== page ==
Remote Spectral Imaging Using a Low Cost sUAV System for Monitoring Rangelands
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The recent introduction of low cost small unmanned aircraft systems (sUAS) to remote sensing has provided a significant improvement in the quantity and quality of high resolution imagery. The purpose of this research was to describe the acquisition of very high resolution imagery using sUAS (drones) and assess the effectiveness of spectral-based classification for distinguishing vegetation (species, total cover), percent bare ground, litter, and rock from this data. Images were obtained from a semiarid rangeland site in central Nevada, USA. Flight missions were flown 15 m above ground level using automated flight paths, and individual images were processed into orthomosaics using the Pix4D software. Features were classified using a spectral unsupervised classification. Ground-based measurements were collected in the field to compare rangeland structure with generated classification output. Results indicate that very high resolution imagery can be effectively used to assess rangeland ecosystems that can aid in rangeland assessment and monitoring. The ability to use sUAS to monitor ecosystem structure and condition can be an important resource for rangeland managers, as they improve their ability to access high quality data for making informed management decisions within and across multiple years.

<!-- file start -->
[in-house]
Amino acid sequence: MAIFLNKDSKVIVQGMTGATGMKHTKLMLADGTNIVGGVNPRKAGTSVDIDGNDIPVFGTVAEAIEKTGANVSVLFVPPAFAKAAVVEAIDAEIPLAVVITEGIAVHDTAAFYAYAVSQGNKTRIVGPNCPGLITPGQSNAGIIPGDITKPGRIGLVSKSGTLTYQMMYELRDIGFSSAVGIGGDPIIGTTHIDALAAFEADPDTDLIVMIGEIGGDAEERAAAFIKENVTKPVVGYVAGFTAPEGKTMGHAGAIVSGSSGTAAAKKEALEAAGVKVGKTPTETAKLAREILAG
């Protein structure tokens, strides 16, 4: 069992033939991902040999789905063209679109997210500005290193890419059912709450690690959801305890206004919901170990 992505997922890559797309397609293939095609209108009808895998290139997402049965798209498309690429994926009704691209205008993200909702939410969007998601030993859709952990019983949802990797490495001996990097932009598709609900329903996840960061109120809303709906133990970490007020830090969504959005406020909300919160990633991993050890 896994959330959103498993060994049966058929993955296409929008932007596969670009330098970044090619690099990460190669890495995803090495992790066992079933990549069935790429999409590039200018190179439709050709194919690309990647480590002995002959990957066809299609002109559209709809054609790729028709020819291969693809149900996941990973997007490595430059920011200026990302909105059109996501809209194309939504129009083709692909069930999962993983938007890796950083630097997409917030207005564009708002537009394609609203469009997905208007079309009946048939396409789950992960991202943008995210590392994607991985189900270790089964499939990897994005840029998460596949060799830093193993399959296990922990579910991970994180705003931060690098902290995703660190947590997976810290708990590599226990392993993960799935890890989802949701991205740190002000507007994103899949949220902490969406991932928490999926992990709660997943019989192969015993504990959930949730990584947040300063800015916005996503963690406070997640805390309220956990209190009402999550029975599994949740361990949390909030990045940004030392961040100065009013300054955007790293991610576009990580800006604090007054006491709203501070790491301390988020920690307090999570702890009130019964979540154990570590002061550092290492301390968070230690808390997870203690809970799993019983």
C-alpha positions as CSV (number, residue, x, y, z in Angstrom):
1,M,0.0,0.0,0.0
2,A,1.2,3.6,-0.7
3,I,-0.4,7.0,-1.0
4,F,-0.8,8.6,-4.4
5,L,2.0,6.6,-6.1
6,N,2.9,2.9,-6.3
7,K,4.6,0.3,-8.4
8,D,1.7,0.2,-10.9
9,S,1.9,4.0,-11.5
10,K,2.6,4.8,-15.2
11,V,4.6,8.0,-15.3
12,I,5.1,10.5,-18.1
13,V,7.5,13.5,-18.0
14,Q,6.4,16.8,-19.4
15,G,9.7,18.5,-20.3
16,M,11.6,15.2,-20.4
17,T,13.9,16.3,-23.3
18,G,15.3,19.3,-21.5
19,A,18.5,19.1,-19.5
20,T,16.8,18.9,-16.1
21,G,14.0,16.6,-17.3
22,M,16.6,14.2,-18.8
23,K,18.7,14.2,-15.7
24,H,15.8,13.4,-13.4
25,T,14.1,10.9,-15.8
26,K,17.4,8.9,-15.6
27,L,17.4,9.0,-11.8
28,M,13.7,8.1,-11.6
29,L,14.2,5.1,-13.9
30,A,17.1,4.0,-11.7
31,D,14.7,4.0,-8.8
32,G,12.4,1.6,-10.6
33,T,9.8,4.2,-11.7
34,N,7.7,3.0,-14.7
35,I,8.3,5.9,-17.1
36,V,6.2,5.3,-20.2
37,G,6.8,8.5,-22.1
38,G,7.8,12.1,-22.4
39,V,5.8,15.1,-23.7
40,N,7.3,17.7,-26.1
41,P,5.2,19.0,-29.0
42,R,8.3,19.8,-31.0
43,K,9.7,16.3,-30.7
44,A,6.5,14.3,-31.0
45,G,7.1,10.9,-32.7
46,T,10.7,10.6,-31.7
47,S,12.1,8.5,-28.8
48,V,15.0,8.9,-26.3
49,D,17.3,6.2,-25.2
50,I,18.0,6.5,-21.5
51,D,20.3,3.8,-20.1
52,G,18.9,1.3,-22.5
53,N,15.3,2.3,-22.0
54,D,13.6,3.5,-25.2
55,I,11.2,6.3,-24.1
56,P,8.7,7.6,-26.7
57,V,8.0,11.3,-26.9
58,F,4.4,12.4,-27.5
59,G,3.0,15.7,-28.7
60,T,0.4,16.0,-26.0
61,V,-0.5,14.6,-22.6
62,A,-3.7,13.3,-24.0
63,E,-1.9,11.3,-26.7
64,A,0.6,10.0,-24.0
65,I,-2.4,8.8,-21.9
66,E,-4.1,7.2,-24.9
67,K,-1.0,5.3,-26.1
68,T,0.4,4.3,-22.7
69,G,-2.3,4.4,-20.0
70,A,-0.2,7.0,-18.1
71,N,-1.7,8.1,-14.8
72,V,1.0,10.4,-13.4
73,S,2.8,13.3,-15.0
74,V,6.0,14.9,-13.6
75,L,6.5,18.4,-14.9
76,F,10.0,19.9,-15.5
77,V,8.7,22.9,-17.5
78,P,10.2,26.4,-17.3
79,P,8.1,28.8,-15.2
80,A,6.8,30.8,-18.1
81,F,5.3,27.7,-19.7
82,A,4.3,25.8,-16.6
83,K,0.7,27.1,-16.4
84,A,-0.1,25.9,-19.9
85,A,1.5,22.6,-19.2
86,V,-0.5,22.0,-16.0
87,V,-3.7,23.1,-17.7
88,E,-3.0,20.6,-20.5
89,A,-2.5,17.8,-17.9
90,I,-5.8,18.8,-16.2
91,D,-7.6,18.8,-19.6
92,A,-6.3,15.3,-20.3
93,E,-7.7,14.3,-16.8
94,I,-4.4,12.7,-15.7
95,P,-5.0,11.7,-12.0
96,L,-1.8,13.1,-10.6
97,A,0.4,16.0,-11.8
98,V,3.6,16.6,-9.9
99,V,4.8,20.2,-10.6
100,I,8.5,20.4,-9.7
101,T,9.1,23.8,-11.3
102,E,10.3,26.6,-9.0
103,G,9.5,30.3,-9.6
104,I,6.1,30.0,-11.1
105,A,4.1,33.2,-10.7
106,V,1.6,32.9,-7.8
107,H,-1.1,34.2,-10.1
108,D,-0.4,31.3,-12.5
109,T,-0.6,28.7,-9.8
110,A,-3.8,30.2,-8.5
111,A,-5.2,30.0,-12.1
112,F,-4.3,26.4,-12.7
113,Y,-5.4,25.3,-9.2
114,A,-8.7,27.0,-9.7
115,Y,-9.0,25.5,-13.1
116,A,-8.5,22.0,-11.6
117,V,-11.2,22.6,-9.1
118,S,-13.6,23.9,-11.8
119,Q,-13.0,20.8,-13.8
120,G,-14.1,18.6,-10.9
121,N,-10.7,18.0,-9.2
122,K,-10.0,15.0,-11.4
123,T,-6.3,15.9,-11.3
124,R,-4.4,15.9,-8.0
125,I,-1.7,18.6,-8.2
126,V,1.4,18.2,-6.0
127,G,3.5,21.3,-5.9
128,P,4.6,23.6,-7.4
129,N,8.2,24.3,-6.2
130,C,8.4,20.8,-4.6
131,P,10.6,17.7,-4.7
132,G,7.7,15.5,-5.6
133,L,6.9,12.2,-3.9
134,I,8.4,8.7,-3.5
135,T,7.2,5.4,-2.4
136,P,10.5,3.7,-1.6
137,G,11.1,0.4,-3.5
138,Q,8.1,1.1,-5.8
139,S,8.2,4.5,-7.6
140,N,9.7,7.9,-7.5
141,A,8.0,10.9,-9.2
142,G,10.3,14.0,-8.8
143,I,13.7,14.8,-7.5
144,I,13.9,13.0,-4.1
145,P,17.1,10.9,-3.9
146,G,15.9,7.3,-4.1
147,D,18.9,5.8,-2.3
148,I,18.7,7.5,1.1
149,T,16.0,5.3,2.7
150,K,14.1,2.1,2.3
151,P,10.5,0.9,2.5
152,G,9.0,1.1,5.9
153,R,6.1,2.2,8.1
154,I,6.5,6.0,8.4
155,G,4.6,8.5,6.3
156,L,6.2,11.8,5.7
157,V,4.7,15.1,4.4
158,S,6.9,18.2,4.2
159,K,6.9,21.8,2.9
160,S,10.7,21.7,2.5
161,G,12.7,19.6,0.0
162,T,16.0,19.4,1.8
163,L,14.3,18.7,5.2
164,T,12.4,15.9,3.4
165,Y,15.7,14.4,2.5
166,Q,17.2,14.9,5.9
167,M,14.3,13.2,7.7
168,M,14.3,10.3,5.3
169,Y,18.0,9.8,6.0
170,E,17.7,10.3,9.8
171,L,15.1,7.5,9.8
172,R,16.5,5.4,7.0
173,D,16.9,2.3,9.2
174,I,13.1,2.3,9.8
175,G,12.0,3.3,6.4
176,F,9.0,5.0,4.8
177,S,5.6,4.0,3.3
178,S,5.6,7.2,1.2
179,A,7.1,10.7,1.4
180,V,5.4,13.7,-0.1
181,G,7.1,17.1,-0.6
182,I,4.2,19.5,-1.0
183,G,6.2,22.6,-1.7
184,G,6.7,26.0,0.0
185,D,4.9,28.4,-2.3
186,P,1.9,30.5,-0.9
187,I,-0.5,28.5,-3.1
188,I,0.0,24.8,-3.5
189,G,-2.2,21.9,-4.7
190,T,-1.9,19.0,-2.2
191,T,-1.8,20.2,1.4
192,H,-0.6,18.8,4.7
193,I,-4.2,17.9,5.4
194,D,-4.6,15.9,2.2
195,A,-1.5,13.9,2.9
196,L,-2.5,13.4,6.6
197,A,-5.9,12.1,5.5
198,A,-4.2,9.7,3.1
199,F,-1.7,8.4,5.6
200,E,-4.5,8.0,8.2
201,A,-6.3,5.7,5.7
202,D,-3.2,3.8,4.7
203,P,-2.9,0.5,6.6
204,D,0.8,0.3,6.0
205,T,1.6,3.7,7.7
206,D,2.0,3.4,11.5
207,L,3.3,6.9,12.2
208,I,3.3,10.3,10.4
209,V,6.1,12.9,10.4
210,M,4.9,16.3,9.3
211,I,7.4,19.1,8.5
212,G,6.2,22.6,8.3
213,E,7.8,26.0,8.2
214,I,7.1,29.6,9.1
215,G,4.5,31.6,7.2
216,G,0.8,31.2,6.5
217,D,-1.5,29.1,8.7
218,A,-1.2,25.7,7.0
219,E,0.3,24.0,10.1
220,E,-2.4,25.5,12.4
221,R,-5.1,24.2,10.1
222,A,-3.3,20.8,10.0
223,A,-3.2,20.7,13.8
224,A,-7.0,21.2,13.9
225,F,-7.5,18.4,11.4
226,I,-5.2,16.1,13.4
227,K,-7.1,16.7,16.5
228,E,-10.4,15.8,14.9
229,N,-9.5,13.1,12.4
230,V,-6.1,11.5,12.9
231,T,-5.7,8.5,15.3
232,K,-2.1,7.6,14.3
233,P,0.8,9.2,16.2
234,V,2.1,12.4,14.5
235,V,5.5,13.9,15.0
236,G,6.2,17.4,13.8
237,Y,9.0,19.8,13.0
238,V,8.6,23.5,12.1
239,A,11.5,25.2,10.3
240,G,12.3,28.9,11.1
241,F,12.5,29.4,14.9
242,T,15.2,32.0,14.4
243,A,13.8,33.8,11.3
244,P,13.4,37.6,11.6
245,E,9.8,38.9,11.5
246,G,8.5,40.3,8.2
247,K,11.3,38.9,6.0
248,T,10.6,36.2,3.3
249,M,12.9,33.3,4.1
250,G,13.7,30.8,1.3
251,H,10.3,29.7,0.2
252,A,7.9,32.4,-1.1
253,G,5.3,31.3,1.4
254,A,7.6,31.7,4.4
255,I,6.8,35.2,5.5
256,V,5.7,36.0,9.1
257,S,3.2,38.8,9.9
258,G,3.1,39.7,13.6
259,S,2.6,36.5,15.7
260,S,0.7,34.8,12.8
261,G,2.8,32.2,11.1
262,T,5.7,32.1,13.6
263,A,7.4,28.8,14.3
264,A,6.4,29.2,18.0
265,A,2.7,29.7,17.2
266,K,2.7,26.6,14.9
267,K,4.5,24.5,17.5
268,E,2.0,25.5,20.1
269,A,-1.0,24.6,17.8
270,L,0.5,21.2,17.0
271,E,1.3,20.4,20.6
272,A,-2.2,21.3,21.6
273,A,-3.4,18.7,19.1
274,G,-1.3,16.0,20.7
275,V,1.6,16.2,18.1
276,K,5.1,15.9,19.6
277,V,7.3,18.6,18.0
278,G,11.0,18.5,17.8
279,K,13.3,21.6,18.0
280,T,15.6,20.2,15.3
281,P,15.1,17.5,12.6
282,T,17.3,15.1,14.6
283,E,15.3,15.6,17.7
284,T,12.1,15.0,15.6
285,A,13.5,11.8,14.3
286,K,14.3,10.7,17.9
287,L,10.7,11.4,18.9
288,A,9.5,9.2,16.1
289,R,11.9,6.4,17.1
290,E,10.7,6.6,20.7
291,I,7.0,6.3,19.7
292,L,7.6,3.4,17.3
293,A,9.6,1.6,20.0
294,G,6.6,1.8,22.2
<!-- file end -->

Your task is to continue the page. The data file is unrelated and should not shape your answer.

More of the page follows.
KeywordsVegetation indices Trend Unsupervised classification Drone